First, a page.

NASA and Nissan, building self-driving cars for humans and aliens

Automotive manufacturers focused their attention on developing self-driving cars for the cities. But they haven’t considered the evolution of the product. What if the same technology could help us on the moon or on Mars? The buzz around the subject made NASA so interested that they joined powers with Nissan in making this concept come to life.

A common purpose: self-driving cars

This month NASA and Nissan announced their 5-year partnership in developing the technology we are all waiting for. The announcement comes at the right time for autonomous technology, with giants like BMW, Mercedes-Benz, and Google all recently entering the self-driving vehicle race.

Even if it’s a common project, the two partners have very different objectives. NASA is interested in improving the autonomous technology available for its Mars rover and future space exploration. Meanwhile on Earth, Nissan plans to launch self-driving cars in 2020—that means no human interaction for most driving conditions.

“The work of NASA and Nissan—with one directed to space and the other directed to earth—is connected by similar challenges,” said Carlos Ghosn, president and CEO of Nissan Motor Co. Researchers from both organizations have set their goal to start testing the first fleet of self-driving vehicles before the end of 2015.

A Win-Win situation

Even if everybody considers Nissan to be the lucky partner, it might not actually be so. Both parties have enough to offer, technology-wise, when it comes to developing the self-driving cars.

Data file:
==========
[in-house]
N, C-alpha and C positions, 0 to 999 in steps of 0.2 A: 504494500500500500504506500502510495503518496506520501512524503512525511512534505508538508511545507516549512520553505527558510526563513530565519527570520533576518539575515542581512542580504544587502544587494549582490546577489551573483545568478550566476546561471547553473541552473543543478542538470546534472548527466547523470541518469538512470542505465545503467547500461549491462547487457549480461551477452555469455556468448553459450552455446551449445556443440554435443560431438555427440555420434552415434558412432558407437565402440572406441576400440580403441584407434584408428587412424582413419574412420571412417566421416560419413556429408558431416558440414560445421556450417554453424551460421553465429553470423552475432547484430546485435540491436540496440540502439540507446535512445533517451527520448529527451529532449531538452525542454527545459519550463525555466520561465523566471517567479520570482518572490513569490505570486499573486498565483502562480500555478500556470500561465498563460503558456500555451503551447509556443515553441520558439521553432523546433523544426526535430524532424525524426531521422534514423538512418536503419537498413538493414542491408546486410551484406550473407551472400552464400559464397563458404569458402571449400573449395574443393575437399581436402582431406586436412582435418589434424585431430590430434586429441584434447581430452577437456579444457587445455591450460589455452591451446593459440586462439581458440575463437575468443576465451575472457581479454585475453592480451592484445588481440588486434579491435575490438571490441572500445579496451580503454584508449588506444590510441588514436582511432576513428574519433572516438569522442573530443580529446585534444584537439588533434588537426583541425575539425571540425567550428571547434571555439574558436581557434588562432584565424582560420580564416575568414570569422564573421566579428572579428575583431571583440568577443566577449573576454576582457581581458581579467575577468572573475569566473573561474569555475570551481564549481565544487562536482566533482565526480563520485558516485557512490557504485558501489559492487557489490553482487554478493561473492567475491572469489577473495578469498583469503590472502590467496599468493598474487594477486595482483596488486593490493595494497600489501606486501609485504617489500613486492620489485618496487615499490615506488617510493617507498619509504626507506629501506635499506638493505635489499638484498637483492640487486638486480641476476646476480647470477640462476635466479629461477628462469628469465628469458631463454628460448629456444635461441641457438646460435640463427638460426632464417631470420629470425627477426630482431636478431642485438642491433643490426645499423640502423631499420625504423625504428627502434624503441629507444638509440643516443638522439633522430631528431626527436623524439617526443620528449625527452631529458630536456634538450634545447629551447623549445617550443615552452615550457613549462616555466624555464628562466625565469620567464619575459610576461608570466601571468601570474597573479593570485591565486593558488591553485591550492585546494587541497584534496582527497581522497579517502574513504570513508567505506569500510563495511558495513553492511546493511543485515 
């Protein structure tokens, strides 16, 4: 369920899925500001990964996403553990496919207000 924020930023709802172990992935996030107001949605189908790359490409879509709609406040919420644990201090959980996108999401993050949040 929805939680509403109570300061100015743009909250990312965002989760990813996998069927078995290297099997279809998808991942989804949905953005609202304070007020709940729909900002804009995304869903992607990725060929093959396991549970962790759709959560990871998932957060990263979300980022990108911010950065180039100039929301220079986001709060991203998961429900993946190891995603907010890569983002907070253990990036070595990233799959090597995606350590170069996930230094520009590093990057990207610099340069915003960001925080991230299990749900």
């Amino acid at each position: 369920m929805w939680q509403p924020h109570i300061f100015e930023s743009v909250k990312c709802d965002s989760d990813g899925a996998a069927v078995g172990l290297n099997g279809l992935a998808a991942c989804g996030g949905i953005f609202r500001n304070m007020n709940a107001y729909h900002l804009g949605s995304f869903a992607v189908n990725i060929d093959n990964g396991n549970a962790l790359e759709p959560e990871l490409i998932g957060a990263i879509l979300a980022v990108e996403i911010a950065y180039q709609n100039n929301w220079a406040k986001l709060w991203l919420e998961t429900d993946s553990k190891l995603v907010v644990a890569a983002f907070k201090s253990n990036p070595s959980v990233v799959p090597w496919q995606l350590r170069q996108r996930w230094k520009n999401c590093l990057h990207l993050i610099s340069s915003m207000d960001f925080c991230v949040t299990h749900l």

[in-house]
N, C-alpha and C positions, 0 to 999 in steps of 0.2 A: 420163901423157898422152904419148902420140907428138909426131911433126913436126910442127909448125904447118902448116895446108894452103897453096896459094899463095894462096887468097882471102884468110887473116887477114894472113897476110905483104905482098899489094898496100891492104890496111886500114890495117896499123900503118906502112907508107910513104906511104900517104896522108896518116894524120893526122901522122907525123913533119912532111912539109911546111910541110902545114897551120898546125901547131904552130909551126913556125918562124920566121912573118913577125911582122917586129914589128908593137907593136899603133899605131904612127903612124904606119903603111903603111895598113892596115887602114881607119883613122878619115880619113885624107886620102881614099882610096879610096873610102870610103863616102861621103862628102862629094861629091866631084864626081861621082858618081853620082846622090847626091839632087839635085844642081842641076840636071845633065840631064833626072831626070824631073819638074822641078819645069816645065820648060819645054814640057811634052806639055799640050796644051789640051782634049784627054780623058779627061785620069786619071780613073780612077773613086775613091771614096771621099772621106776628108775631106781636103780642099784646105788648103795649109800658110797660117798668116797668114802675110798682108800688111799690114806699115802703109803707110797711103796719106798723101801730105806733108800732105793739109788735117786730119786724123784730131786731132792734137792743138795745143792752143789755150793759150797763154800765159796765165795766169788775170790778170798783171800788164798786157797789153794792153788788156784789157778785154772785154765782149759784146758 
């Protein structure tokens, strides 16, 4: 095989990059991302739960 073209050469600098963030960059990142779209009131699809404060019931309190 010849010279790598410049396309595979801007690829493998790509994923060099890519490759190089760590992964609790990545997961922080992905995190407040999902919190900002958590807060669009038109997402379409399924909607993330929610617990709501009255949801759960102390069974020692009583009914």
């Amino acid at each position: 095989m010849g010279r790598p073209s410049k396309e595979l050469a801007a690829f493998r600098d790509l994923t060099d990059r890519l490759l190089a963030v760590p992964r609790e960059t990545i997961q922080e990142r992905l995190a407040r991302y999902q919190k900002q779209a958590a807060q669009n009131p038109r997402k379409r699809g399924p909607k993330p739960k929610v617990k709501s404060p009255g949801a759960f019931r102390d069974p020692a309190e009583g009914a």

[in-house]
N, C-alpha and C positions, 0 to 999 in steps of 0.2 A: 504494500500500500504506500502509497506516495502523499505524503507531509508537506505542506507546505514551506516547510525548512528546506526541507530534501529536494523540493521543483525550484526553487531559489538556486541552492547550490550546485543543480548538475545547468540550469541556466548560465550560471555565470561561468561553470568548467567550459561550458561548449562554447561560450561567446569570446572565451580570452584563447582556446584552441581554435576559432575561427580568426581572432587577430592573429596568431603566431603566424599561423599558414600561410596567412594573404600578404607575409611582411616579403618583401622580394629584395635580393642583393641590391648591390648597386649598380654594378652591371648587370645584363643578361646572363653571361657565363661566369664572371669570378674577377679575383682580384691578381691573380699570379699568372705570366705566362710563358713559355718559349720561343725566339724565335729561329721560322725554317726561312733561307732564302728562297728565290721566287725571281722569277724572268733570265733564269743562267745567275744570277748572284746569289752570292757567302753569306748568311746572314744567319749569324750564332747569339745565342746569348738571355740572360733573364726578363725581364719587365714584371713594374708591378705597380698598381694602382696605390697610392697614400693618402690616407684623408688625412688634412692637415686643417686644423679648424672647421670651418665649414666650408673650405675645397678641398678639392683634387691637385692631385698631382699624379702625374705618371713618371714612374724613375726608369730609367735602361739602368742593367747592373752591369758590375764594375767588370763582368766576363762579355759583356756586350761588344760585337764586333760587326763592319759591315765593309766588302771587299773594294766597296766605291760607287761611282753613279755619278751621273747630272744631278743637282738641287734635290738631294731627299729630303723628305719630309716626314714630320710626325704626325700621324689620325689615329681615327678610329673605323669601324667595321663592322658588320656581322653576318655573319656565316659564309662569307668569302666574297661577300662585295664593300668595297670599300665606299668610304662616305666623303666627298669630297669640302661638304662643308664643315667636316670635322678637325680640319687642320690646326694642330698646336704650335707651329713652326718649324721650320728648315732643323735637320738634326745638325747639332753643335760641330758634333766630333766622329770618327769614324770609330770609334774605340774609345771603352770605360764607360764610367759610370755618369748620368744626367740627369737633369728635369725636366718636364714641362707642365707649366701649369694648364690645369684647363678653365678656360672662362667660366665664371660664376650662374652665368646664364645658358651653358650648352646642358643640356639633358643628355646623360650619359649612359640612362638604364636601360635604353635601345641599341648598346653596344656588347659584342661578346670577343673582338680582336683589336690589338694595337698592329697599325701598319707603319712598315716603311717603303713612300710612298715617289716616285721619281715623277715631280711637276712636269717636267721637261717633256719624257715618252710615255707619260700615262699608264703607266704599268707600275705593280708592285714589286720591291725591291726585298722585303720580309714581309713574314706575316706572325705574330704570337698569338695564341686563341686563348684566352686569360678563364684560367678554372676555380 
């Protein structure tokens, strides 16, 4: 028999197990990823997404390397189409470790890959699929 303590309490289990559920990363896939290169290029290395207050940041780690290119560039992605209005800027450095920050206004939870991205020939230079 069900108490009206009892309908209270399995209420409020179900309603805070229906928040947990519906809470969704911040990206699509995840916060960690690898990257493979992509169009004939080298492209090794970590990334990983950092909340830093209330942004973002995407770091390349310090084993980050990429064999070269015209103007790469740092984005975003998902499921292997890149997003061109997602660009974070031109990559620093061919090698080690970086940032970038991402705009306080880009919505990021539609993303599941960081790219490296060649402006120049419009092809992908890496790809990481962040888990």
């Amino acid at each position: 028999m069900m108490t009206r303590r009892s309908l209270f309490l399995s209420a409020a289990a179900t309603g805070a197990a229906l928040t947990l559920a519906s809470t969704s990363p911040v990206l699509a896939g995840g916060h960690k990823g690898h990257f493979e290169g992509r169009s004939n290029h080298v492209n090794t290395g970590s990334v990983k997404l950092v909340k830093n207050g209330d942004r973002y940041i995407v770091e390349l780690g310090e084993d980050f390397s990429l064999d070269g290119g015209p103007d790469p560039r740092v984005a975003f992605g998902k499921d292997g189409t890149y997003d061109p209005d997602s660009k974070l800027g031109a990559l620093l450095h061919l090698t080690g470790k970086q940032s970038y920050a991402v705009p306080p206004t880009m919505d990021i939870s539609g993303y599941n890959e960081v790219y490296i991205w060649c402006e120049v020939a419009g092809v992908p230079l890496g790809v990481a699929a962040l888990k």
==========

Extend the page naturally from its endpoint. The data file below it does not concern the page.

NASA is the unchallenged technology innovation leader, developing numerous robotic machines, and let’s not forget that they have been steering rovers on the surface of Mars for years now. Their testing facilities have an unfair advantage that any car manufacturer would wish they had for developing self-driving cars faster.

But Nissan can lift its own weight. They have already showcased cars that can operate the main controls on their own—steering, braking, accelerating, and even detecting road conditions.

So while the future self-driving car manufacturer gets to test its models in the best conditions, NASA will learn new strategies from the Nissan Leaf and how they can be applied to rovers. “We have a rover on Mars. It is not very autonomous. As we go deeper into space, into more and more dangerous locations, we need to add that autonomy,” is what a NASA representative declared.

Why Nissan?

When it comes to developing technology for space exploration, it’s clear you would choose NASA. But when it comes to developing self-driving cars, there are more competitive players out there. One of them is already ready to test their self-driving vehicle at the NASA’s Ames Research Center.

The two-seat, all-electric prototype created by Google, dispenses with the traditional steering wheel, accelerator, and brake pedals in favor of just a start and stop button. And this is one of the aspects in which Nissan strategy is obviously different.

They believe that self-driving cars shouldn’t be recreated from bumper to bumper but should rather be a cheap update to the ones that already exist, which for NASA means they can turn it into an easy update for the rovers that they have already created.

How soon can we get our hands on them

If everything goes according to plan, by 2020, we will be able to buy self-driving cars from Nissan. The interesting thing is that, from there on, NASA will start sending more self-driving rovers into space as well.

So this partnership doesn’t just benefit our lifestyle but also how far humanity can get in the universe. What do you think? Will Nissan win the self -driving car race?

Philipp Kandal